While the understanding of the Trinity is based in large part from the writings in the New Testament, the Trinity is evident throughout Scripture and demonstrates that the three are indeed one. The puritans stated that “what was in the Old Testament concealed is in the New Testament revealed”.[viii] The point of this statement is that even while the Trinity may have appeared to be concealed in the Old Testament, it was still present.[ix] As early as the first chapter in Genesis, God reveled his Trinitarian makeup in verse 26 by speaking “Let us make man in our own image”. It is evidenced that God is one in unity, but was speaking in relation to the multiple persons within the Godhead. Further through the Old Testament, Psalm 110:1 indicates that God is speaking to another part of the Trinity when David recorded “The Lord said to my Lord, sit at my right hand”. David recorded God speaking of Jesus and His place at the throne of God.[x] B.B. Warfield wrote that while never specifically stated, the New Testament, “is Trinitarian to the core; all of its teaching is built on the assumption of the trinity… its allusions to the Trinity are frequent, cursory, easy, and confident.”[xi]

What Scripture records is a singular God with three unique persons, who embodies certain characteristics important in the understanding of a Christian to the relationship with God. Louis Berkhof stated that “the operations of the three persons is marked by a definite order” and that order is foundational to understanding the relationship between the persons of the Trinity.[xii] God the Father is seen as the person from whom all things were created; Jesus Christ is the Son who put on flesh and dwelt among men both as fully man and fully God; and the Holy Spirit is through whom the Trinity becomes personal to the believer.[xiii] These multiple persons and character traits are evidenced nowhere in Scripture more overtly that at the baptism of Jesus, when all three persons of the Trinity are simultaneously present.[xiv] This particular construct is of great benefit to the believer, because while the Trinity is one God, God and Jesus inhabit their own forms; Jesus his own body that bears the scars of His crucifixion[xv] and God his own form as evidenced by His seat on His throne[xvi] and His passing by Moses on the mountain.[xvii] The Holy Spirit, however, is not described in the Bible as having His own form, (save His movement descending like a dove at Jesus’ baptism) but is described as indwelling the believer, thus giving a personal attachment to and relationship with God in each Christian and an ability to commune directly with Him. It is this divine mystery that is the blessing of the Trinity. Christians worship a single God, but have three distinct personalities through which to visualize and interact.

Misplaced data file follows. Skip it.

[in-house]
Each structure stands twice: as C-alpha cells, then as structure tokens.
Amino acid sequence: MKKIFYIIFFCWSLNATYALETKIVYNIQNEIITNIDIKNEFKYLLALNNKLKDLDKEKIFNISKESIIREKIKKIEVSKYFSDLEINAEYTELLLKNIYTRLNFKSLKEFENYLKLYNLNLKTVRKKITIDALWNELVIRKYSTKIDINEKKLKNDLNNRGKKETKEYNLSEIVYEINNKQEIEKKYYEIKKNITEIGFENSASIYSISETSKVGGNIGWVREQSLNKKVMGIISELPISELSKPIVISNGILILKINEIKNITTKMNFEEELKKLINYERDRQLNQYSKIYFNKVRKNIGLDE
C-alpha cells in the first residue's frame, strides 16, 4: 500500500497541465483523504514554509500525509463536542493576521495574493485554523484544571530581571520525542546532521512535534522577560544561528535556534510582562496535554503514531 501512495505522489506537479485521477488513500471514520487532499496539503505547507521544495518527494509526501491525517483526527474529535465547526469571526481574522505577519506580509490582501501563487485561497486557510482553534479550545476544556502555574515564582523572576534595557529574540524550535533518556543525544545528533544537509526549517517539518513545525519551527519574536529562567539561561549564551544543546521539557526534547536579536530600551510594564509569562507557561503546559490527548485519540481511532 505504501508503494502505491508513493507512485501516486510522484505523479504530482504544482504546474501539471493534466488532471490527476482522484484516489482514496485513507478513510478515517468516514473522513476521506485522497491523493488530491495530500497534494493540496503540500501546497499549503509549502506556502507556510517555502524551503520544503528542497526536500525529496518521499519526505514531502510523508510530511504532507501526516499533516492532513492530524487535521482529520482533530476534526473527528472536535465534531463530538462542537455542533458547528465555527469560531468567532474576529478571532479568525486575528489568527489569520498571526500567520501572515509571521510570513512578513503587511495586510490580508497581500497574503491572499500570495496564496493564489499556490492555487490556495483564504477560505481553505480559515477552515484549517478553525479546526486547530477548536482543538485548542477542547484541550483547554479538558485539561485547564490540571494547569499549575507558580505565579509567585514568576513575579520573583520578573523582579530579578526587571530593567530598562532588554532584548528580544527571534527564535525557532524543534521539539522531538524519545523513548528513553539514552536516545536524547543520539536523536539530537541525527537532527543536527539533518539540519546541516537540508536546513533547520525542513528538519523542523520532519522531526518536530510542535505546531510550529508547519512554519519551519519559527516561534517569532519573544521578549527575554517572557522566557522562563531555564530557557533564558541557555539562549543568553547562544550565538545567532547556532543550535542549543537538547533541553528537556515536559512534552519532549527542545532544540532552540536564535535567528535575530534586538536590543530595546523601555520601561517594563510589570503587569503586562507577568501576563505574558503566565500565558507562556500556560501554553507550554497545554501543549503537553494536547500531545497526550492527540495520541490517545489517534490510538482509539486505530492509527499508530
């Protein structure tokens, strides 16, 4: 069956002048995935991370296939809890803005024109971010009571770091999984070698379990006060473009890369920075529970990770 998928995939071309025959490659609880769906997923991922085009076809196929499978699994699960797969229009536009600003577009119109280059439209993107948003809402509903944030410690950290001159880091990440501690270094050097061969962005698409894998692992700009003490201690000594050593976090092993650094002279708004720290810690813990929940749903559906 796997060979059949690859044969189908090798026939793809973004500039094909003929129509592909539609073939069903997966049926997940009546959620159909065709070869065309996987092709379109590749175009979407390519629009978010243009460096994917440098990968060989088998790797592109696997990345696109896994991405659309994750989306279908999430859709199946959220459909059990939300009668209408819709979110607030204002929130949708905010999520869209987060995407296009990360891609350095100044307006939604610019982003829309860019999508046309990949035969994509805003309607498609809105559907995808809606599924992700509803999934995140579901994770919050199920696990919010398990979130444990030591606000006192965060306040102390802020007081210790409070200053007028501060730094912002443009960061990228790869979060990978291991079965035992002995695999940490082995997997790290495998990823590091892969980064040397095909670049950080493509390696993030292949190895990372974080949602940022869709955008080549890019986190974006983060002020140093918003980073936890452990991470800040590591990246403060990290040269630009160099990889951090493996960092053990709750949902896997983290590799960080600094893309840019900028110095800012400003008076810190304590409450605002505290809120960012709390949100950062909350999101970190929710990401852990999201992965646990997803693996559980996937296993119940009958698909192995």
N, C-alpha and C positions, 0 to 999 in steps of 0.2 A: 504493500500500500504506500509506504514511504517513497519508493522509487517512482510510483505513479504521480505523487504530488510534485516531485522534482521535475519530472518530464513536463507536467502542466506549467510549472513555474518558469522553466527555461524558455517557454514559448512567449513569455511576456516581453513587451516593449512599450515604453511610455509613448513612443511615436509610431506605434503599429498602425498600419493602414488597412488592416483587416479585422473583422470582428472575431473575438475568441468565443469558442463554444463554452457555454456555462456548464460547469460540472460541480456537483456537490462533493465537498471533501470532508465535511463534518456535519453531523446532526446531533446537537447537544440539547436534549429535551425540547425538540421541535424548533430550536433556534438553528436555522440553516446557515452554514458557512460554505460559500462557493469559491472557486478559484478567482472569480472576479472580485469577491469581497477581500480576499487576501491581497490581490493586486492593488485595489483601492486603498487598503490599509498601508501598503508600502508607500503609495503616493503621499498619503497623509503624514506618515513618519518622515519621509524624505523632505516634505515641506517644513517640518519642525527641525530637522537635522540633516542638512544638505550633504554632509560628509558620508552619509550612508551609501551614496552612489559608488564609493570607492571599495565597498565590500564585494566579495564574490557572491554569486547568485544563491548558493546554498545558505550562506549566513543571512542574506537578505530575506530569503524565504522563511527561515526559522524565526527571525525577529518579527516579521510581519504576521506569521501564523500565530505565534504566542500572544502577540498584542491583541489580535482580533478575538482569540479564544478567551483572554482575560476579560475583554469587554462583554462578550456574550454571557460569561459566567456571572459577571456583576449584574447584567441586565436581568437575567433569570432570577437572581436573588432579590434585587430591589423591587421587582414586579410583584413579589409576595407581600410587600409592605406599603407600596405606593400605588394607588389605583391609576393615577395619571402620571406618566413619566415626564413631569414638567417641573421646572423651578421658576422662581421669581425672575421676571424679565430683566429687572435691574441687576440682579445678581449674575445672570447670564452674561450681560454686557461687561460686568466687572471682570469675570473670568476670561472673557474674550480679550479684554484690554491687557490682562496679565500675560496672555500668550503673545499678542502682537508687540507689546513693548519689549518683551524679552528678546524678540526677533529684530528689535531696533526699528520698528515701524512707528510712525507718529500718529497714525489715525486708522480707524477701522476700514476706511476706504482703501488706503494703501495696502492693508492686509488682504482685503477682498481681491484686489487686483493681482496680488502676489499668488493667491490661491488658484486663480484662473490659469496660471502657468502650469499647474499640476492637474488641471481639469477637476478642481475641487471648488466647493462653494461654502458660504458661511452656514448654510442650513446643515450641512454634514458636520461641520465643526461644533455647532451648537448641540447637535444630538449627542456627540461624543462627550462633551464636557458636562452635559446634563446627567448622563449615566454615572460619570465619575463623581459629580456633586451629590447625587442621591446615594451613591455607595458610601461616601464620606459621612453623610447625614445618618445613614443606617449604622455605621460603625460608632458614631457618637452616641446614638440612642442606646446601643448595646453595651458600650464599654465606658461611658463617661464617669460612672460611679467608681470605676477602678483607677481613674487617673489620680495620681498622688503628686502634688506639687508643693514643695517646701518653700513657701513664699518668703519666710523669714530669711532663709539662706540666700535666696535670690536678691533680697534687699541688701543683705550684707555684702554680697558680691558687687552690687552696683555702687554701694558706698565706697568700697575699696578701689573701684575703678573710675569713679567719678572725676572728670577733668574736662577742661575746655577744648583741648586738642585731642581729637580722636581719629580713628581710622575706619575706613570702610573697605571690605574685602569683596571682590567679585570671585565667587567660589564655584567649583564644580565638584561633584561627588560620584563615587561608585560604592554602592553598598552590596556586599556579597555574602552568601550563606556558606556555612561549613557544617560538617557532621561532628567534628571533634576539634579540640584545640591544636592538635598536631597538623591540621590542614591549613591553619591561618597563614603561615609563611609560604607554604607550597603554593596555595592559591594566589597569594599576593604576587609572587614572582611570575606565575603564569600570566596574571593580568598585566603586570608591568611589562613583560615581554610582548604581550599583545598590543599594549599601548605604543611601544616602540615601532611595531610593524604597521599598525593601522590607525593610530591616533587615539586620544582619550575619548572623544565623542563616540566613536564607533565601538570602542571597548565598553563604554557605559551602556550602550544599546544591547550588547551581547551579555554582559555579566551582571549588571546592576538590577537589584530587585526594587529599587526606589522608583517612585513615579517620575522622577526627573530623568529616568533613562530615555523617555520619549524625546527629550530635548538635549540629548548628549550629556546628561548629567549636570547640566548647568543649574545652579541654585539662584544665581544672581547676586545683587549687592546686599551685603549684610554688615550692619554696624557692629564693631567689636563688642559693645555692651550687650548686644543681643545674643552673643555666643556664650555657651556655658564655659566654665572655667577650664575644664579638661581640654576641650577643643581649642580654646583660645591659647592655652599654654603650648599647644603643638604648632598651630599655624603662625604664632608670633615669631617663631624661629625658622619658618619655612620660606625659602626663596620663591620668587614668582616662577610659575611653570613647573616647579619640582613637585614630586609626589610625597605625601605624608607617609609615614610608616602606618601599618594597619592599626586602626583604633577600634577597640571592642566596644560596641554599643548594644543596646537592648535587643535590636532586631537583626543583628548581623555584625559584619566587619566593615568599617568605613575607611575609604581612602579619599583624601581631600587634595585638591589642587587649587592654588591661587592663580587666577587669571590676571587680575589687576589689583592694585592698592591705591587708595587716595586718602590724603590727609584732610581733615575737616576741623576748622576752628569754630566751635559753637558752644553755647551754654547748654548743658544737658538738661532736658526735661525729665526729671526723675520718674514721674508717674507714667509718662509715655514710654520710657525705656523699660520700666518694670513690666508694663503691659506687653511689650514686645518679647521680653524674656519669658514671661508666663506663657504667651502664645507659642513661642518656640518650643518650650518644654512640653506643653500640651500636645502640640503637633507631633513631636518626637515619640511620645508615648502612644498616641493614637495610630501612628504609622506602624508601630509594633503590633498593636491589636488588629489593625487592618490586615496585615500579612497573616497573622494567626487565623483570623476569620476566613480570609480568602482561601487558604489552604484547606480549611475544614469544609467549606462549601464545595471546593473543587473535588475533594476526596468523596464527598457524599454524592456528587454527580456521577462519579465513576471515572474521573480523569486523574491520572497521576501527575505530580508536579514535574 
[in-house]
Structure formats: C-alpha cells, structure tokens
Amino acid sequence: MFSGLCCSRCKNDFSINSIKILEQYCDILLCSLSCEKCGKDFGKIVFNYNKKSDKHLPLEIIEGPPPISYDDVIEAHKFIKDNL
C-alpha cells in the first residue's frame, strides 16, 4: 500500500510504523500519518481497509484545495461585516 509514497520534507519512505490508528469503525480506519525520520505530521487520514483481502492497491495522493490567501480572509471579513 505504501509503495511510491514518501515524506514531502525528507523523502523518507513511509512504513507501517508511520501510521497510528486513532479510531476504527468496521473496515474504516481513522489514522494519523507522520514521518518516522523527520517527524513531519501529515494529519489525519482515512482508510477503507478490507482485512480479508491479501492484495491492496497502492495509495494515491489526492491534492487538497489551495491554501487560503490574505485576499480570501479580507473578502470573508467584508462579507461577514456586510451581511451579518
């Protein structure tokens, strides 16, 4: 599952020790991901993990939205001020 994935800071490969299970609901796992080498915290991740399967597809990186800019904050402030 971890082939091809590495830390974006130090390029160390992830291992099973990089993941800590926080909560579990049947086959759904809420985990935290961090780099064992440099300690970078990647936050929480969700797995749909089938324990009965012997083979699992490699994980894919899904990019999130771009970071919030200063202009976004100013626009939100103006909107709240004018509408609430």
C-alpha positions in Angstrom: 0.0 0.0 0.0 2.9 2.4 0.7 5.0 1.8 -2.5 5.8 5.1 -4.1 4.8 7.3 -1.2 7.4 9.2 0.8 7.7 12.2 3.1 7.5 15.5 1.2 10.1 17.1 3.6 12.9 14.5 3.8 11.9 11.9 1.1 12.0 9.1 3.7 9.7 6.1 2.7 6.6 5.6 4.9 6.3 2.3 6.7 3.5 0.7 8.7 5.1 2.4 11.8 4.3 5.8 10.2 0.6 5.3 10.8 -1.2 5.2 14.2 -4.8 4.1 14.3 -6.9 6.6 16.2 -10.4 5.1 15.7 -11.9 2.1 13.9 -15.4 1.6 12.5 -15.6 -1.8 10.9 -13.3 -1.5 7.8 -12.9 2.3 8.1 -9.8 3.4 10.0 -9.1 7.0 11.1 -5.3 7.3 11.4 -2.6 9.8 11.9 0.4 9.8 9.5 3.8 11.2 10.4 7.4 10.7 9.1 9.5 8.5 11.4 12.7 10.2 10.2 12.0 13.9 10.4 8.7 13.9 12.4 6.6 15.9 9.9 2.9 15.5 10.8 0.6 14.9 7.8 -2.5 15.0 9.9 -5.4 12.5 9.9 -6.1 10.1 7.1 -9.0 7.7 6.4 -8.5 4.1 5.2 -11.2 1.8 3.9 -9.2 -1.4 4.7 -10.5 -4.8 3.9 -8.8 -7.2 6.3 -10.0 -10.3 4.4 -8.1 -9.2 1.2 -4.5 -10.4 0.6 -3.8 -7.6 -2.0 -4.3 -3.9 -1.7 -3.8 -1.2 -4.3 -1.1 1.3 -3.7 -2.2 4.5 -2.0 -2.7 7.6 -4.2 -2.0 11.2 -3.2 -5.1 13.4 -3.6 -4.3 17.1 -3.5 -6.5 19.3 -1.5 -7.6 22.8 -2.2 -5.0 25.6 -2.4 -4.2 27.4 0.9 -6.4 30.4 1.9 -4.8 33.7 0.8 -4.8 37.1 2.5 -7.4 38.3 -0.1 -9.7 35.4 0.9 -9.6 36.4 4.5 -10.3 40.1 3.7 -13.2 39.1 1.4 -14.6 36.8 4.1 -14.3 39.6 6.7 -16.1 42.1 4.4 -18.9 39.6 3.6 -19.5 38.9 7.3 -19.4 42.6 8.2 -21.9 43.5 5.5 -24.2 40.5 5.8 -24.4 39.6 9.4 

[i] Gregory Alan Thornbury, “The Doctrine of the Trinity” (MP4 Video of lecture, Union University, Jackson, Tennessee), accessed May 21, 2016,http://aumedia.andersonuniversity.edu/MoM/CHR504_Class2_Part2.mp4.

[ii] Millard J. Erickson, Christian Theology, 3rd ed. (Grand Rapids, Mich.: Baker Academic, ©2013), 293.

[iii] John 1:1-3

[iv] Acts 5:3-4

[v] Erickson, 297.

[vi] Ibid., 784.

[vii] Ibid., 299.

[viii] Thornbury, “The Doctrine of the Trinity”.

[ix] Ibid.

[x] Ibid.

[xi] Merrill C. Tenney, The Zondervan Encyclopedia of the Bible, rev., full-color ed. (Grand Rapids, Mich.: Zondervan, ©2009), 941.

[xii] Thornbury, “The Doctrine of the Trinity”.

[xiii] Erickson, 772.

[xiv] Ibid., 785.

[xv] John 20:27

[xvi] Psalm 11:4

[xvii] Exodus 34:6